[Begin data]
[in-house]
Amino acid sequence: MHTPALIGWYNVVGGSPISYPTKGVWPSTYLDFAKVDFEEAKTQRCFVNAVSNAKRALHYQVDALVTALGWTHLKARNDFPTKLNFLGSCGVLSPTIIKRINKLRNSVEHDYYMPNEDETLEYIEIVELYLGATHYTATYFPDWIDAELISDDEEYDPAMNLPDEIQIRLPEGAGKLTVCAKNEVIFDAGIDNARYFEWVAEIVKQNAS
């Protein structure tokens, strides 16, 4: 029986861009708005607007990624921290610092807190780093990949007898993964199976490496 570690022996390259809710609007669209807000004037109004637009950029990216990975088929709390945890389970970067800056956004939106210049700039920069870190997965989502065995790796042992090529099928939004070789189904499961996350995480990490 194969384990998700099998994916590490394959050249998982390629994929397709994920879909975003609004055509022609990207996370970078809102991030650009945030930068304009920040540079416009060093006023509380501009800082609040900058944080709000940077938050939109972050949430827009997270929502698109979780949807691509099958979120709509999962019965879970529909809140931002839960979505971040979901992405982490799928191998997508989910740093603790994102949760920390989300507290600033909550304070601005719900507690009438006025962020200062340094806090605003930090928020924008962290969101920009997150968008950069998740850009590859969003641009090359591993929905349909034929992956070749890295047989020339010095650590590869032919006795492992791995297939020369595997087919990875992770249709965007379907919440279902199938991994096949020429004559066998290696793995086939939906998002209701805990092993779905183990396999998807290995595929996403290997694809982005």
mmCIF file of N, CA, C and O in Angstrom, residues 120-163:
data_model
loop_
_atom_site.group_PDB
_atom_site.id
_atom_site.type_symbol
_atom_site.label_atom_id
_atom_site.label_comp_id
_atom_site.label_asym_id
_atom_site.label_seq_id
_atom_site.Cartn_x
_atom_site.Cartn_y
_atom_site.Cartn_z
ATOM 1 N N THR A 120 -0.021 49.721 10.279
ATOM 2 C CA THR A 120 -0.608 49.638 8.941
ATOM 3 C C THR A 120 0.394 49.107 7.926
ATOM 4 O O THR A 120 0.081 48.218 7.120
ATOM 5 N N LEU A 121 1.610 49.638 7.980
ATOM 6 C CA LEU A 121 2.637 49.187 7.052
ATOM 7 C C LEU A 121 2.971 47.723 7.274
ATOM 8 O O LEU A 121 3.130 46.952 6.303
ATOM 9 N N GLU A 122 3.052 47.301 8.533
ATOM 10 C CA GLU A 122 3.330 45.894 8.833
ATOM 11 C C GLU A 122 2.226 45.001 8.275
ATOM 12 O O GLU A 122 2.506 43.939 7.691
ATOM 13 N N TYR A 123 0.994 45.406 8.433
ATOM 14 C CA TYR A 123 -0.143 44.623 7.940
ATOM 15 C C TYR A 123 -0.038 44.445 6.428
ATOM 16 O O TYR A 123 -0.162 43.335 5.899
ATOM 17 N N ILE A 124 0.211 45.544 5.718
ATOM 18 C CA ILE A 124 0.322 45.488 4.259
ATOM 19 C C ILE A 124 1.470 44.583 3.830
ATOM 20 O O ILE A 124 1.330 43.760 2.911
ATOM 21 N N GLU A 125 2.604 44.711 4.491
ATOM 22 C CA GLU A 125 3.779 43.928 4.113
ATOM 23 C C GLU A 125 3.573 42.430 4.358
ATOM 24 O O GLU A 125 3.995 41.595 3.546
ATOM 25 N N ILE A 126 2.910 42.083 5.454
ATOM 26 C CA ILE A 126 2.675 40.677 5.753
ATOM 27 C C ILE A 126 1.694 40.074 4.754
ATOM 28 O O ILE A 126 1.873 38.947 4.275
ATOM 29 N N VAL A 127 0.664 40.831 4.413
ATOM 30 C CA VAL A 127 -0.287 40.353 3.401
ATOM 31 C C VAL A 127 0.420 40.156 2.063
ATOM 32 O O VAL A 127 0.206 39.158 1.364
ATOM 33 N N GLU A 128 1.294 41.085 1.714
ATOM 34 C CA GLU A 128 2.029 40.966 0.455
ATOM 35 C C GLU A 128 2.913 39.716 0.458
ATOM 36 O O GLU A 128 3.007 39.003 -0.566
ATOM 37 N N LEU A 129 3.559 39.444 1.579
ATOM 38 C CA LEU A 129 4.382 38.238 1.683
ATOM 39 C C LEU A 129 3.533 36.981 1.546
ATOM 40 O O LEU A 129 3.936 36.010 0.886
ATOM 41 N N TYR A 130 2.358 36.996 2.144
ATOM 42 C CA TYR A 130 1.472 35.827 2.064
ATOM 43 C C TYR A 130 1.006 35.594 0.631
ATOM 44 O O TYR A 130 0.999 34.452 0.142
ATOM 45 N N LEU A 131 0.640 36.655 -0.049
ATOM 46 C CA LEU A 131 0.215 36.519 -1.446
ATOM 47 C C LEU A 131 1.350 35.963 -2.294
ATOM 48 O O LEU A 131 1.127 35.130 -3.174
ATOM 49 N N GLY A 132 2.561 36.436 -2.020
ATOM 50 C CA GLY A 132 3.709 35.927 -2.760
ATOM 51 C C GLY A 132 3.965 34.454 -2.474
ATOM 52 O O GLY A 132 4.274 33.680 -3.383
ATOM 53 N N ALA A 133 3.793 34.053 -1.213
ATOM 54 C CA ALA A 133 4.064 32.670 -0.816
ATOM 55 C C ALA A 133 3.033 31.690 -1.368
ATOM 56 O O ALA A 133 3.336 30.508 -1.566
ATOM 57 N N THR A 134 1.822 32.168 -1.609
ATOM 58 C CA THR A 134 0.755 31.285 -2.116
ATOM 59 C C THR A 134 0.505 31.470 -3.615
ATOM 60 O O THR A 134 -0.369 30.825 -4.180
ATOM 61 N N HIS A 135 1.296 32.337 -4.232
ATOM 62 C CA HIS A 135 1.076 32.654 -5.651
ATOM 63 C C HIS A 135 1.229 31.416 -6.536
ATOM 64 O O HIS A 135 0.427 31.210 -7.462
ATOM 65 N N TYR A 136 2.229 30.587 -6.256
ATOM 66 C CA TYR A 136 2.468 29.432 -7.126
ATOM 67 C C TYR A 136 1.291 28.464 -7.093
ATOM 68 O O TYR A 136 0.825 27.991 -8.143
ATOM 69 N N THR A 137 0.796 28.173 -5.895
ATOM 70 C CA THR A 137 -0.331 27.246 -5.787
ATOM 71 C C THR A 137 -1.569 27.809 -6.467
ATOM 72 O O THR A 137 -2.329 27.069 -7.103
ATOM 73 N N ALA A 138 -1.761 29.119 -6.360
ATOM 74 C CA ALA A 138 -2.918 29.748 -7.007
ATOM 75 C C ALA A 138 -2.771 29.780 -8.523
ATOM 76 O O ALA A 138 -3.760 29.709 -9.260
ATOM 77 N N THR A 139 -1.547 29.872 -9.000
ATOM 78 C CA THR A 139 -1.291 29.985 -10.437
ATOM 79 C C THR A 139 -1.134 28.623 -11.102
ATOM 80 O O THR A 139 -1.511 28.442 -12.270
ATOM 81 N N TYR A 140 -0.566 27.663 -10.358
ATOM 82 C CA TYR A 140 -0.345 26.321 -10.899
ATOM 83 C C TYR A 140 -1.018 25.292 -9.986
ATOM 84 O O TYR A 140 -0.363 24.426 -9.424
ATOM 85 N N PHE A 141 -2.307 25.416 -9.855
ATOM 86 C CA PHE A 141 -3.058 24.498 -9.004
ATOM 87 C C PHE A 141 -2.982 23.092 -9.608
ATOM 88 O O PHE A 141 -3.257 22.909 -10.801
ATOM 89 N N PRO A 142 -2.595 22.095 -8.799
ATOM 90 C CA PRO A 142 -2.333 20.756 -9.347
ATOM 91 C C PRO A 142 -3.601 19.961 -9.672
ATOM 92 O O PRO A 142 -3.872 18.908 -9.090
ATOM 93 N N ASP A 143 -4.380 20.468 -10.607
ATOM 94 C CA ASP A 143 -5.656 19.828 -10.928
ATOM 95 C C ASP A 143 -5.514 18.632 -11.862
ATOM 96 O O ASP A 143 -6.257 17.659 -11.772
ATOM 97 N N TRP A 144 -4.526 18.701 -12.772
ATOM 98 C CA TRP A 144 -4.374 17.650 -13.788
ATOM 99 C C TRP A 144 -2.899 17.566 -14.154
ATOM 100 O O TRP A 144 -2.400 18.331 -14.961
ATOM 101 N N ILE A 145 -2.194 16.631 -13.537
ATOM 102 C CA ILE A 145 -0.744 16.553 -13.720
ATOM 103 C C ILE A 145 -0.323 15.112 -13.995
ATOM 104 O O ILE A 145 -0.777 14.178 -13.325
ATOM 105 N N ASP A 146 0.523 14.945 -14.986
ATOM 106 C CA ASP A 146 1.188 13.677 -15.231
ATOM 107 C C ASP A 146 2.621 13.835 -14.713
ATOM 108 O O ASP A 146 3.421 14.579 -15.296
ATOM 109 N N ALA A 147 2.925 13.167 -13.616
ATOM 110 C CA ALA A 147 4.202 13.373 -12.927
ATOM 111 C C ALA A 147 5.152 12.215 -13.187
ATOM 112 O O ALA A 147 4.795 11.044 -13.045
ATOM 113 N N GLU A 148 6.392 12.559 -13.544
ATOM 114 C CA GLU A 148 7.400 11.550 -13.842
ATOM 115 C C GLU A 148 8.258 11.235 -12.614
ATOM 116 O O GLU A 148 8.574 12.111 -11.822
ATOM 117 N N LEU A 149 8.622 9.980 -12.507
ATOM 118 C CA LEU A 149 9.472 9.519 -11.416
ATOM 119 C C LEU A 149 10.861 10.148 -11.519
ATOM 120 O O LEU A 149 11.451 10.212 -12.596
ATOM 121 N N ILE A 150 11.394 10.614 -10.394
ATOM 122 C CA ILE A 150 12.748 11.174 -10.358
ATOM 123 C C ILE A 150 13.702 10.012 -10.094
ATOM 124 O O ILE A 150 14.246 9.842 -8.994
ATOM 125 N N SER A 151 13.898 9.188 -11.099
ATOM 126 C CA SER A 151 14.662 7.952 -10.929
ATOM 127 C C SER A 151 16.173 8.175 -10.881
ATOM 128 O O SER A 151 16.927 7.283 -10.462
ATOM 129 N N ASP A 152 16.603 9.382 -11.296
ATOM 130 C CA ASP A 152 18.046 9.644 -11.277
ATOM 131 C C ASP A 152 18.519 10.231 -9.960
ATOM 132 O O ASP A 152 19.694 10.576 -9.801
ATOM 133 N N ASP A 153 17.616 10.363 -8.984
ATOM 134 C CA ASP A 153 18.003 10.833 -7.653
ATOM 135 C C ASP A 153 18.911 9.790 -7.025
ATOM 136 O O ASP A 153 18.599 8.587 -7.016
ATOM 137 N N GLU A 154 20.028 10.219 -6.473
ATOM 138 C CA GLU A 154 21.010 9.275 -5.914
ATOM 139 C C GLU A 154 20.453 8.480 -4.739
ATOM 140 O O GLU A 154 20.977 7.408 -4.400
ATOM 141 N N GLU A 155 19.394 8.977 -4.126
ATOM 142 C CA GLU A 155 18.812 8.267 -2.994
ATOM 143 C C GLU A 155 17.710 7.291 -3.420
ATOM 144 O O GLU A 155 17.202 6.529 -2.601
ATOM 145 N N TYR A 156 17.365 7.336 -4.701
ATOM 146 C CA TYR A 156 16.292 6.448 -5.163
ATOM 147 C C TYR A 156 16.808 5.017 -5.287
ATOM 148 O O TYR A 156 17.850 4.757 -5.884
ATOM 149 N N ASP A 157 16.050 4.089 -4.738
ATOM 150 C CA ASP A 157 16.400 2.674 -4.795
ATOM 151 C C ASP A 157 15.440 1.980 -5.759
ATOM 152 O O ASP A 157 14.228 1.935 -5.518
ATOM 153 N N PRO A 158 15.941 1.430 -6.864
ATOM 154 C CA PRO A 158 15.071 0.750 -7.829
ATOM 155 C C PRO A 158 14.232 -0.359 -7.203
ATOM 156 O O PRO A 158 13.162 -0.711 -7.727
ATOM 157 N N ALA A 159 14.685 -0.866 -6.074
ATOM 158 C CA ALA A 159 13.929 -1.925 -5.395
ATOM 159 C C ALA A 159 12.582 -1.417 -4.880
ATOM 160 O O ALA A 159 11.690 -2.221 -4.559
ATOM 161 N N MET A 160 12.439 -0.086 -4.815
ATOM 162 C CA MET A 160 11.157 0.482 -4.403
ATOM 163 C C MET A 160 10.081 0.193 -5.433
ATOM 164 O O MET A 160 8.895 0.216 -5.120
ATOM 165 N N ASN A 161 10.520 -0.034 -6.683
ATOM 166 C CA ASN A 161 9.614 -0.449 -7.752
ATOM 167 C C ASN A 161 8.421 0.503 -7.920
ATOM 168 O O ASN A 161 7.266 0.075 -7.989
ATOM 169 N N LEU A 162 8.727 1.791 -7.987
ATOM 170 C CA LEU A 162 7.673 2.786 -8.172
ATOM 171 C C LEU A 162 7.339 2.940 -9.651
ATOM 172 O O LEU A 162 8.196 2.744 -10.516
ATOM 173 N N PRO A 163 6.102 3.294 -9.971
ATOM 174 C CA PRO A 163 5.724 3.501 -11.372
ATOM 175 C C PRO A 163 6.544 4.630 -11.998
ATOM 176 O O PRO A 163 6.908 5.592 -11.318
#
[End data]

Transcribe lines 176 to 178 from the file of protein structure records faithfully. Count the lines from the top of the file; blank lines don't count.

ATOM 160 O O ALA A 159 11.690 -2.221 -4.559
ATOM 161 N N MET A 160 12.439 -0.086 -4.815
ATOM 162 C CA MET A 160 11.157 0.482 -4.403